Skip to main content
Observer Ethical awards Winners 2011

YouGen Blog

Spending review: what it means for home owners

Posted by Cathy Debenham on 20 October 2010 at 4:27 pm

Given the dread with which most of the renewables world has anticipated the comprehensive spending review, it has been quite a good day. The Chancellor confirmed that there will be a renewable heat incentive and that he (probably) won't be tinkering with the feed-in tariff before the first scheduled review.

Renewable heat incentive

The chancellor announced £860 million funding for the Renewable Heat Incentive which will be introduced from 2011-12. This is 20% less than Labour's proposals. DECC says this will drive a more-than-tenfold increase of renewable heat over the coming decade, "shifting renewable heat from a fringe industry firmly into the mainstream".

The renewable heat incentive will be funded from DECC's budget, and not through the levy on energy companies that Labour proposed. However, DECC doesn't say whether it will adopt the proposals Labour consulted on earlier this year, or plans to rejig things. So, while breathing a big sigh of relief that the government sees renewable heat as important, I'd want to see more detail of the plans before going ahead with an installation at home. A policy statement is expected at the end of November.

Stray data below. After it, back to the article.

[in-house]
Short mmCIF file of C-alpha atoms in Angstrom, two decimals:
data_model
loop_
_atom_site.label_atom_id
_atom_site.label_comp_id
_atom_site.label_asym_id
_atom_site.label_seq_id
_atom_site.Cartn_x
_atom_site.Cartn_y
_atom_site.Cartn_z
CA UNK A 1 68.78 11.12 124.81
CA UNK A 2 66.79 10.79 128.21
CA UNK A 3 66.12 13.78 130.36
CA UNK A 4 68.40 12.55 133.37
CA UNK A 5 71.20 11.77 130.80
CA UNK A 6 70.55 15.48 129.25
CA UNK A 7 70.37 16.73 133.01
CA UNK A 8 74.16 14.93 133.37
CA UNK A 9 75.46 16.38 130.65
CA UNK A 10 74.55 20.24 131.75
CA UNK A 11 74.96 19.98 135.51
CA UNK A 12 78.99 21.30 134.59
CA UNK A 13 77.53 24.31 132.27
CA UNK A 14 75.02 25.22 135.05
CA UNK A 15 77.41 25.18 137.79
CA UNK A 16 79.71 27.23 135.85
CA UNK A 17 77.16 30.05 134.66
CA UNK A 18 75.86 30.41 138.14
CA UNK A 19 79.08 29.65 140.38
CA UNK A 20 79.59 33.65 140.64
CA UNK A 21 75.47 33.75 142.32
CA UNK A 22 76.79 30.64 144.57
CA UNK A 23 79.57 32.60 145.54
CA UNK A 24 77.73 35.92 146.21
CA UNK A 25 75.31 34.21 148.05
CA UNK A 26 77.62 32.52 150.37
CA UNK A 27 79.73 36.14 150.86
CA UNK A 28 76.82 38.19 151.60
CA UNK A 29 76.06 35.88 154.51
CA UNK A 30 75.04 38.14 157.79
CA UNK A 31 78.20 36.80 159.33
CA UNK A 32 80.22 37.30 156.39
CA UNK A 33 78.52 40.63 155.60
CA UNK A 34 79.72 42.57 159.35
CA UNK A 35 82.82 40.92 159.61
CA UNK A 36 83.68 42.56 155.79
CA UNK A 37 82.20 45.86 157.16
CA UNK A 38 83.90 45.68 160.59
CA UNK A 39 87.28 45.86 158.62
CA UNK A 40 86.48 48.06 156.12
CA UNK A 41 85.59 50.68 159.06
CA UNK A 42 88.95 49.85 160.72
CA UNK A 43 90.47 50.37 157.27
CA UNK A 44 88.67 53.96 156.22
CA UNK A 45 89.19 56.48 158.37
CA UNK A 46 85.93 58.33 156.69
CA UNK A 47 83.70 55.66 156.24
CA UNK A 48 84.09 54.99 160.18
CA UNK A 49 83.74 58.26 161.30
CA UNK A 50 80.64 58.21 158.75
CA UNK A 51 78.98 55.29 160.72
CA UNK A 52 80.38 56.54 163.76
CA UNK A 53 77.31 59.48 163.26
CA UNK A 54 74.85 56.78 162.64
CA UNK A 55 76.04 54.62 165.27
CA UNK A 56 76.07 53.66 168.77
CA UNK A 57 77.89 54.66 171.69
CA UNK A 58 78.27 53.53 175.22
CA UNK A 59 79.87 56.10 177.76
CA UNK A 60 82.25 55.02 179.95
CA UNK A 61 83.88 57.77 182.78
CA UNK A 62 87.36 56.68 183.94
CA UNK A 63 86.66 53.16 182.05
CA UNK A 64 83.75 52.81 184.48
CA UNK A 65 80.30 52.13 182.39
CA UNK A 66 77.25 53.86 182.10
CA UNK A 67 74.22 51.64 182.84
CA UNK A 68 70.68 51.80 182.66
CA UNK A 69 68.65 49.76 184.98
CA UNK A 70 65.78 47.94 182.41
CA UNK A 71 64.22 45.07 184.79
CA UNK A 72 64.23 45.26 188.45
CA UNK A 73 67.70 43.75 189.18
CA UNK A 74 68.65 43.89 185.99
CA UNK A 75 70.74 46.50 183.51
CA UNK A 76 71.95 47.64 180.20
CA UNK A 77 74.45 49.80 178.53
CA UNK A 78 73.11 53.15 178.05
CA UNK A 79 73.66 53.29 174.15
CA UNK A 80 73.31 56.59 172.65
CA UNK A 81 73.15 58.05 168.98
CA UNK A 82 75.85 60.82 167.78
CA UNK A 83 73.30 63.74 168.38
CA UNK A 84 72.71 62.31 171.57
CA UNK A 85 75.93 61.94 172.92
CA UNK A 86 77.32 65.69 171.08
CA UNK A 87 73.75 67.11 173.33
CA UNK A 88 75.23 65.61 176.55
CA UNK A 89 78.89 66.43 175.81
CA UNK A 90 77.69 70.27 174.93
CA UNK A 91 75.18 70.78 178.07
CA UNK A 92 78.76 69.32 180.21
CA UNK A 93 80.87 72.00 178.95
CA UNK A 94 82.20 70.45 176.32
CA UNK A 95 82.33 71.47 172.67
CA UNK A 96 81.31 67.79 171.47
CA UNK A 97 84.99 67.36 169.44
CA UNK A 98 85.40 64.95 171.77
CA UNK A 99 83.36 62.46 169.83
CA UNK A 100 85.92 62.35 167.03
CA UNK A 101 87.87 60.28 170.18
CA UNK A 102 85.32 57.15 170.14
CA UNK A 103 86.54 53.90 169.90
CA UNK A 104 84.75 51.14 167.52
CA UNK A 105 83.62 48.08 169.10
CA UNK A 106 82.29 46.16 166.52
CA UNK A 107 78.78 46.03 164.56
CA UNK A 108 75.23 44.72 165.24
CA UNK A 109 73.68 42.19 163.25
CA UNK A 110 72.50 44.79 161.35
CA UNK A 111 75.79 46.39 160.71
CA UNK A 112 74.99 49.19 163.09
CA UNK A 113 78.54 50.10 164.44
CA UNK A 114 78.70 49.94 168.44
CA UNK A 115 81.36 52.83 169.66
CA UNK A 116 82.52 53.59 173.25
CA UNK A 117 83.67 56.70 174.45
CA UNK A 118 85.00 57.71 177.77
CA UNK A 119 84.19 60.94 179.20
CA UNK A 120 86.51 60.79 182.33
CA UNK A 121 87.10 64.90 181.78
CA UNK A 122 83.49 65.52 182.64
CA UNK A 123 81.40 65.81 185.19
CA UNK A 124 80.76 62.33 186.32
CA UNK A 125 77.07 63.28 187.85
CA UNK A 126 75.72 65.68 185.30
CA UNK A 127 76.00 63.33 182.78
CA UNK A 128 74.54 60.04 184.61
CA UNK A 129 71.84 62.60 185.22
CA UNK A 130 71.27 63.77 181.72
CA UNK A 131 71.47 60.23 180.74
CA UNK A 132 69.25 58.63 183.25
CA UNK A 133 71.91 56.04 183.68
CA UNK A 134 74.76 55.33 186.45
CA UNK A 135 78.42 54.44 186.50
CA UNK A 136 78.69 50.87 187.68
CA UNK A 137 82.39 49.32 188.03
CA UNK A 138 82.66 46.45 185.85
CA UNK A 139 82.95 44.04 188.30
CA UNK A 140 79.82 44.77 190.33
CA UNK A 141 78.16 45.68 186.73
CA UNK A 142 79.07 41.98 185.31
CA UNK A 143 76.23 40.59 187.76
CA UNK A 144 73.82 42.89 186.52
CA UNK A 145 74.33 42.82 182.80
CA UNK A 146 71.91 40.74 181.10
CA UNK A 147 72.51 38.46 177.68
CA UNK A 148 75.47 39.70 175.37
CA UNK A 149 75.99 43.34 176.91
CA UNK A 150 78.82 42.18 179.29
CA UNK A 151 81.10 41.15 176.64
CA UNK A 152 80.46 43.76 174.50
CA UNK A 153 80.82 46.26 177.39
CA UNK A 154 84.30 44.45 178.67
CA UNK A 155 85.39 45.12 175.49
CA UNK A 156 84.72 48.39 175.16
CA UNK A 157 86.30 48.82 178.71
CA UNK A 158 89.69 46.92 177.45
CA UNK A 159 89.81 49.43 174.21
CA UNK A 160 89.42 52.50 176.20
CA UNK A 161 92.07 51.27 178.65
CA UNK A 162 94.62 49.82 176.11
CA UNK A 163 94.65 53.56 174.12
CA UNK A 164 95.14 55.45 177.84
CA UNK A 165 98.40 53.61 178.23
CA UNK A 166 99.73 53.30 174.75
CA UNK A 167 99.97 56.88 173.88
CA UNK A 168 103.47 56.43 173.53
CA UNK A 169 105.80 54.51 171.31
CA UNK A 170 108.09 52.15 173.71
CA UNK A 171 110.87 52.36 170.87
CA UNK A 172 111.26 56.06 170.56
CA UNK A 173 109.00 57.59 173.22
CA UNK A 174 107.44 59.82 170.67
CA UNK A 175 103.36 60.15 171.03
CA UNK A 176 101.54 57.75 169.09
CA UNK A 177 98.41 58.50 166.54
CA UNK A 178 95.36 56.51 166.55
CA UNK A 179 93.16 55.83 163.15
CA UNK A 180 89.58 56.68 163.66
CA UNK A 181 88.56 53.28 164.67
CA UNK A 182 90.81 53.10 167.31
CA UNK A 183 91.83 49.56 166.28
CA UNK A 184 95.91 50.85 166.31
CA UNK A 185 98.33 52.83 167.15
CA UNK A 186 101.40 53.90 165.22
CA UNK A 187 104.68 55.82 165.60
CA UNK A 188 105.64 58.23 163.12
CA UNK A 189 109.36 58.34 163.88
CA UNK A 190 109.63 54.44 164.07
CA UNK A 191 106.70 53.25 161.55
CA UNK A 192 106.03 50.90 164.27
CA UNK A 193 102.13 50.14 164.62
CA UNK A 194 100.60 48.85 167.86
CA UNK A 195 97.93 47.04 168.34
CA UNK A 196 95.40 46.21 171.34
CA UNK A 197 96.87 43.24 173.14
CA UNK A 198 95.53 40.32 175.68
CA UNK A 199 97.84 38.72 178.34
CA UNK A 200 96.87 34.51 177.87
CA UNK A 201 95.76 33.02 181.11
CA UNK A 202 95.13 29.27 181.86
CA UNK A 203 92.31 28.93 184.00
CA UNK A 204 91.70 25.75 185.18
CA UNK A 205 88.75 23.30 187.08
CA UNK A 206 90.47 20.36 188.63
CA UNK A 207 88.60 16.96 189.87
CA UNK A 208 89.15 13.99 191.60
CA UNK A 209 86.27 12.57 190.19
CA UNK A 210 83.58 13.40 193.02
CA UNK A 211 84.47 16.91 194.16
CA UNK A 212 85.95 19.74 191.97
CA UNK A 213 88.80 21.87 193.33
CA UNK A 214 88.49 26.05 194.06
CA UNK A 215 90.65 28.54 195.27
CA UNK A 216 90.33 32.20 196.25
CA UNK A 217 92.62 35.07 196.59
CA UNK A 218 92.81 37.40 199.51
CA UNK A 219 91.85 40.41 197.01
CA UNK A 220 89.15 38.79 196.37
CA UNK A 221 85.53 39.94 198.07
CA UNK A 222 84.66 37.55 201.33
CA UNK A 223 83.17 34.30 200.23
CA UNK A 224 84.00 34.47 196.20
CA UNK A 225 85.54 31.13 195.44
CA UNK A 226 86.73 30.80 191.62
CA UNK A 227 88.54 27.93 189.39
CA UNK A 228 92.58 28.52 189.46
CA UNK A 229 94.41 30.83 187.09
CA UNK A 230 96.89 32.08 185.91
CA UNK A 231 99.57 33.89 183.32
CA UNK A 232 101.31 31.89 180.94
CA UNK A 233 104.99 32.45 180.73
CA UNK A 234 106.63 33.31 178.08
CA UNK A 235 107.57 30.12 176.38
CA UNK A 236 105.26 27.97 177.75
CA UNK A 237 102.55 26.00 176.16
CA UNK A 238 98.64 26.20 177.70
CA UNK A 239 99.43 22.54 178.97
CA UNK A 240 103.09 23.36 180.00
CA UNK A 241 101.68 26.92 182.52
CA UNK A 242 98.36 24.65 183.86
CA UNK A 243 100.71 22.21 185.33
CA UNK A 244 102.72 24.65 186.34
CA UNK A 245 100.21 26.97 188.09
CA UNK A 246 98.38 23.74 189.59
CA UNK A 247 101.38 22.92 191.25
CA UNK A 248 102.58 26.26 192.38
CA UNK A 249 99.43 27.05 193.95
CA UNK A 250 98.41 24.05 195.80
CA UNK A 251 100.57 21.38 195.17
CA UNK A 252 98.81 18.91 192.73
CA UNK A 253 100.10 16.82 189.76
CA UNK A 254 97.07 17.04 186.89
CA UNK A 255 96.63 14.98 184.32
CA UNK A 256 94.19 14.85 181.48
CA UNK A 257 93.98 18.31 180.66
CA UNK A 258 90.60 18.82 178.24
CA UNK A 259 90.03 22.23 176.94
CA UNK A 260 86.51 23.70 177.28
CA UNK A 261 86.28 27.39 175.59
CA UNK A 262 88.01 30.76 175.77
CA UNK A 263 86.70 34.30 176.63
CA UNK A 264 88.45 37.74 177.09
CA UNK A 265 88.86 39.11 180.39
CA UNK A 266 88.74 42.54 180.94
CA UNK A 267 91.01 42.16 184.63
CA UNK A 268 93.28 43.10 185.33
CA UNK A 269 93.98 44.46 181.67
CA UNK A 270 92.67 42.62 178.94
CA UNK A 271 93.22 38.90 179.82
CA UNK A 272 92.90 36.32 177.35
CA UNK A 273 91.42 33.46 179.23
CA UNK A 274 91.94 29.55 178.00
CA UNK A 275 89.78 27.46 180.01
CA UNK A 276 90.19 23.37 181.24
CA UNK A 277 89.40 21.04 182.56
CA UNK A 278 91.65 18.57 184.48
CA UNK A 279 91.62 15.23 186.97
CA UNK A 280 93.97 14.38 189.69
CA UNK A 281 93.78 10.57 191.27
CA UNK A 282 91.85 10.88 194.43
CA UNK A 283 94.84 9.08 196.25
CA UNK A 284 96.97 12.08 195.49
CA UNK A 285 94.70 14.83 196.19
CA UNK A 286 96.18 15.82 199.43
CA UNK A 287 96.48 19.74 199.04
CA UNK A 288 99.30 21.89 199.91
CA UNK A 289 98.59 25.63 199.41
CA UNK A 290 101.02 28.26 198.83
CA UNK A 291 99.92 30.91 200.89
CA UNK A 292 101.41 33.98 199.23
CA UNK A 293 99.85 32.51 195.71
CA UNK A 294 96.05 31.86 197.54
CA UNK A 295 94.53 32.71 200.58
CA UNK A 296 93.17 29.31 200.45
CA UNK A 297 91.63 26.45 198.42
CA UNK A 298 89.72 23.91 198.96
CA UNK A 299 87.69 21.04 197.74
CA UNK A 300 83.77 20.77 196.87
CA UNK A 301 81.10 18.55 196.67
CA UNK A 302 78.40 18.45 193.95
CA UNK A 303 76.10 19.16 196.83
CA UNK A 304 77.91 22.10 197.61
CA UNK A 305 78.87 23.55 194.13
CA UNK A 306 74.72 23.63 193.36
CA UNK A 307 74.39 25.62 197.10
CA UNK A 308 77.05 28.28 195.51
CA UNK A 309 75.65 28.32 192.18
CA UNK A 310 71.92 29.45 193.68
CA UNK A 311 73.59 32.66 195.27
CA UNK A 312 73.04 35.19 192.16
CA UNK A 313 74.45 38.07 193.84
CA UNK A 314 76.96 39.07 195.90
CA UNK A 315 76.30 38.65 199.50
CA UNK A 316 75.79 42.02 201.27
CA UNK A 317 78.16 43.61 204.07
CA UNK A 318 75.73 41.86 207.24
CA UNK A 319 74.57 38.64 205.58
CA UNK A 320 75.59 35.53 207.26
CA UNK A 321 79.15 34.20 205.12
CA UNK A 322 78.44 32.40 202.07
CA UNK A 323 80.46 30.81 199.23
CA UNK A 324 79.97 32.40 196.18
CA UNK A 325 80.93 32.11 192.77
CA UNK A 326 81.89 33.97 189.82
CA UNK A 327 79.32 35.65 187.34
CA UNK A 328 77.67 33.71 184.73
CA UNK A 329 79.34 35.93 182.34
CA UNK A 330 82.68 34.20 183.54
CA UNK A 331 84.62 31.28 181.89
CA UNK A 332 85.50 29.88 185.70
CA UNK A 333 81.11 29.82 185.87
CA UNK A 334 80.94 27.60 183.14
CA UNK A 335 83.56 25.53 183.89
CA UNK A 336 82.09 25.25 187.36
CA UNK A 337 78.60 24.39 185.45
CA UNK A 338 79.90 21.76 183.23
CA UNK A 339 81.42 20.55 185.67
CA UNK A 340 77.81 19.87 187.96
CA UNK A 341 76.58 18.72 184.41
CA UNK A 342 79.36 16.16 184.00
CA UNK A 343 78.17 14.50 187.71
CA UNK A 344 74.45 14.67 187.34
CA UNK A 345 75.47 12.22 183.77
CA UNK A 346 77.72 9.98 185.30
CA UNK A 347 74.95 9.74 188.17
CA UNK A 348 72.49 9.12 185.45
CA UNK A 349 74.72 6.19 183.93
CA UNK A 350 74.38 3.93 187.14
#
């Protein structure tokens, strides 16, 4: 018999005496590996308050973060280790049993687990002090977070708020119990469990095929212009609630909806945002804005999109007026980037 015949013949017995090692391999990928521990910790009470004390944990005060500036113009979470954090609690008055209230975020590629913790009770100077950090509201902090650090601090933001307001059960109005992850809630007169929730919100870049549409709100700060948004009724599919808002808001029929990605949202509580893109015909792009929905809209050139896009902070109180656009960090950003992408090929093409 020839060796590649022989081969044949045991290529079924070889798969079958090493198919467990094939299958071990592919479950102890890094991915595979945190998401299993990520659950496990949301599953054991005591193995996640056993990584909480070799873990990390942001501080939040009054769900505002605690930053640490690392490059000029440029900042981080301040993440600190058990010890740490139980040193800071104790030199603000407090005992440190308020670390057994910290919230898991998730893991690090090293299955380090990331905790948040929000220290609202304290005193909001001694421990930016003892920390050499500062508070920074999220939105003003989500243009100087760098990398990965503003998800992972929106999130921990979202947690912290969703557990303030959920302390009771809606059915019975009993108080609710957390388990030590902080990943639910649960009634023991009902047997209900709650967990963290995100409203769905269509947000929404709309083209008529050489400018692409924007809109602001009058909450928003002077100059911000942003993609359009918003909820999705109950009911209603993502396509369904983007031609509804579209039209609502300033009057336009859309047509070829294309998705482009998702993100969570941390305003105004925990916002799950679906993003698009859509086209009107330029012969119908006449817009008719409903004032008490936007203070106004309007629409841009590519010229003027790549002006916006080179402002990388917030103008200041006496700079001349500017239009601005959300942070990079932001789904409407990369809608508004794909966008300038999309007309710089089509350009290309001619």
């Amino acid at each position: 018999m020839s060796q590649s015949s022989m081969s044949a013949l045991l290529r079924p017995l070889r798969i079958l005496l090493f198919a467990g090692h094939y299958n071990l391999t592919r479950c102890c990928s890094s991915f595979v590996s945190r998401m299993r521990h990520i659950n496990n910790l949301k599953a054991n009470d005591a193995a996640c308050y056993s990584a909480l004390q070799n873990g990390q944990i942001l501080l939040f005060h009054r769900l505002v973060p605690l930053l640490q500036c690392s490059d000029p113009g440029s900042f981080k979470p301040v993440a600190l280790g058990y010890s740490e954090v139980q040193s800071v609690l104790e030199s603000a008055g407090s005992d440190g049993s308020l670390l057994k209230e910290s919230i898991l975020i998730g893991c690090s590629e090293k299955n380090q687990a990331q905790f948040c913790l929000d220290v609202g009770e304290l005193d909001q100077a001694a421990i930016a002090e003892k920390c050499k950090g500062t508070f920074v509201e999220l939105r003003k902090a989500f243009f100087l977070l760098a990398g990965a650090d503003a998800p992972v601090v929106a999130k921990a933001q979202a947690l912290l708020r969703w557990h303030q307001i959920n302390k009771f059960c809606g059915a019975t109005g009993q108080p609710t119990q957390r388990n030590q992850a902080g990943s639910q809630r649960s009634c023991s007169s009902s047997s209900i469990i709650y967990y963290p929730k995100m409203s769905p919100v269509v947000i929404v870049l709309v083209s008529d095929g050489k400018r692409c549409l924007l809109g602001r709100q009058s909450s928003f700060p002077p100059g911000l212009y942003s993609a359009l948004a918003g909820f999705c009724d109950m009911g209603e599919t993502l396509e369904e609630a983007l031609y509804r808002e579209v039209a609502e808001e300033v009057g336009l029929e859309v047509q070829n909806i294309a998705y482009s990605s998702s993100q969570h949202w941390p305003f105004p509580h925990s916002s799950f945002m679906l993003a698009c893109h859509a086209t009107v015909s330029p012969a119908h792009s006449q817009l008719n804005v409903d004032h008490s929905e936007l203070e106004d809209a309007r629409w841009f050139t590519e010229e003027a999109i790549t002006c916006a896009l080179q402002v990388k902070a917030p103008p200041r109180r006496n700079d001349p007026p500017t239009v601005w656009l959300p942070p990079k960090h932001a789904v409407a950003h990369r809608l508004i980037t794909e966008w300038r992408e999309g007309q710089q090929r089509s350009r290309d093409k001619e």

Feed-In Tariffs

Happily, all the speculation and rumours in the media about reduction in the feed-in tariff have come to nothing, and the Goverment will not be tinkering with the feed-in tariff before the first scheduled review (changes arising from the review will be implemented in 2013). DECC does give itself a get-out-of-jail free card with the rider that "the changes will be implemented at the first scheduled review of tariffs unless higher than expected deployment requires an early review".

In this review the feed-in tariff will be "refocused on the most cost-effective carbon abatement technologies saving £40 million in 2014-15" whatever that means. Interestingly DECC's press release drops "carbon abatement", and only says "cost effective", so again, it's a matter of wait and see for what the impact of that is. 

In the meantime though, this is good news for people who are thinking of investing in microgeneration, such as solar PV panels, a wind turbine or a micro hydro scheme. The feed-in tariff will continue to offer 6-8% returns on investment for the next couple of years at least, and the industry has some stability.